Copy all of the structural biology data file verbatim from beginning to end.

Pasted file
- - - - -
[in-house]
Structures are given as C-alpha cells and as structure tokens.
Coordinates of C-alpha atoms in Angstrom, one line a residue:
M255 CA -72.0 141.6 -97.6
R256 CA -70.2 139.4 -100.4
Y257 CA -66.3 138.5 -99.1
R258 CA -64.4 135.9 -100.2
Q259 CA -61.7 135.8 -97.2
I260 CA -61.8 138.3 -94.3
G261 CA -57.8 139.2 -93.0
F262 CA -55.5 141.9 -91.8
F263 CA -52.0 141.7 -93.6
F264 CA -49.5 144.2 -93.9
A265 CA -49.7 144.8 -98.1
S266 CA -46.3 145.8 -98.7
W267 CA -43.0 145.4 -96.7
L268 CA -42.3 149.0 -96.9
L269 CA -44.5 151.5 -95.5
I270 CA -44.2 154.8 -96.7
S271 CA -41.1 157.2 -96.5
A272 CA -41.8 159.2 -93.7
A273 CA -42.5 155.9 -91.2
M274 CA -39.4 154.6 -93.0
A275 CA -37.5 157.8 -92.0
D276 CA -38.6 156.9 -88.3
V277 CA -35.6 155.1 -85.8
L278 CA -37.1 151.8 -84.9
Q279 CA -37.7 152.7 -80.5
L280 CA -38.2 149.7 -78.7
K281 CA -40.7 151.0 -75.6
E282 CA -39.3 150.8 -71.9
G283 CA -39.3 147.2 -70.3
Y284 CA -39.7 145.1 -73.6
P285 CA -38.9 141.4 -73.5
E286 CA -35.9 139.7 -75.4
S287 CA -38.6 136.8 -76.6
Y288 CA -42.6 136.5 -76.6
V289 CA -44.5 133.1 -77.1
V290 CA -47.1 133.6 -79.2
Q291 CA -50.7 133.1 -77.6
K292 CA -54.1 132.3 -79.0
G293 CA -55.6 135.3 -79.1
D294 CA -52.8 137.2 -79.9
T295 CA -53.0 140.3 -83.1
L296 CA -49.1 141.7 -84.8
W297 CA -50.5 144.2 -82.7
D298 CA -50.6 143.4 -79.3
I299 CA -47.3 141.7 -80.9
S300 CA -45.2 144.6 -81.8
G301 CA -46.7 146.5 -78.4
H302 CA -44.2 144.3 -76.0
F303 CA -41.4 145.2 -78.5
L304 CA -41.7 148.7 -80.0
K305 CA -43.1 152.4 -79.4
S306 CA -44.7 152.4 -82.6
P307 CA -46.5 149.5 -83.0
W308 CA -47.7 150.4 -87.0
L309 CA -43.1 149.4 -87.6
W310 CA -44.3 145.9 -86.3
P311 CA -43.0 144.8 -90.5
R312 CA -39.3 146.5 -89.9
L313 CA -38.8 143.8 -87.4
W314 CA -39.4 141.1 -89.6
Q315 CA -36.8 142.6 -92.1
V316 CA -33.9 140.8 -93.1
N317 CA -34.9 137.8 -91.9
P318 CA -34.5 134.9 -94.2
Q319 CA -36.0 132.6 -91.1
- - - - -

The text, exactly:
[in-house]
Structures are given as C-alpha cells and as structure tokens.
Coordinates of C-alpha atoms in Angstrom, one line a residue:
M255 CA -72.0 141.6 -97.6
R256 CA -70.2 139.4 -100.4
Y257 CA -66.3 138.5 -99.1
R258 CA -64.4 135.9 -100.2
Q259 CA -61.7 135.8 -97.2
I260 CA -61.8 138.3 -94.3
G261 CA -57.8 139.2 -93.0
F262 CA -55.5 141.9 -91.8
F263 CA -52.0 141.7 -93.6
F264 CA -49.5 144.2 -93.9
A265 CA -49.7 144.8 -98.1
S266 CA -46.3 145.8 -98.7
W267 CA -43.0 145.4 -96.7
L268 CA -42.3 149.0 -96.9
L269 CA -44.5 151.5 -95.5
I270 CA -44.2 154.8 -96.7
S271 CA -41.1 157.2 -96.5
A272 CA -41.8 159.2 -93.7
A273 CA -42.5 155.9 -91.2
M274 CA -39.4 154.6 -93.0
A275 CA -37.5 157.8 -92.0
D276 CA -38.6 156.9 -88.3
V277 CA -35.6 155.1 -85.8
L278 CA -37.1 151.8 -84.9
Q279 CA -37.7 152.7 -80.5
L280 CA -38.2 149.7 -78.7
K281 CA -40.7 151.0 -75.6
E282 CA -39.3 150.8 -71.9
G283 CA -39.3 147.2 -70.3
Y284 CA -39.7 145.1 -73.6
P285 CA -38.9 141.4 -73.5
E286 CA -35.9 139.7 -75.4
S287 CA -38.6 136.8 -76.6
Y288 CA -42.6 136.5 -76.6
V289 CA -44.5 133.1 -77.1
V290 CA -47.1 133.6 -79.2
Q291 CA -50.7 133.1 -77.6
K292 CA -54.1 132.3 -79.0
G293 CA -55.6 135.3 -79.1
D294 CA -52.8 137.2 -79.9
T295 CA -53.0 140.3 -83.1
L296 CA -49.1 141.7 -84.8
W297 CA -50.5 144.2 -82.7
D298 CA -50.6 143.4 -79.3
I299 CA -47.3 141.7 -80.9
S300 CA -45.2 144.6 -81.8
G301 CA -46.7 146.5 -78.4
H302 CA -44.2 144.3 -76.0
F303 CA -41.4 145.2 -78.5
L304 CA -41.7 148.7 -80.0
K305 CA -43.1 152.4 -79.4
S306 CA -44.7 152.4 -82.6
P307 CA -46.5 149.5 -83.0
W308 CA -47.7 150.4 -87.0
L309 CA -43.1 149.4 -87.6
W310 CA -44.3 145.9 -86.3
P311 CA -43.0 144.8 -90.5
R312 CA -39.3 146.5 -89.9
L313 CA -38.8 143.8 -87.4
W314 CA -39.4 141.1 -89.6
Q315 CA -36.8 142.6 -92.1
V316 CA -33.9 140.8 -93.1
N317 CA -34.9 137.8 -91.9
P318 CA -34.5 134.9 -94.2
Q319 CA -36.0 132.6 -91.1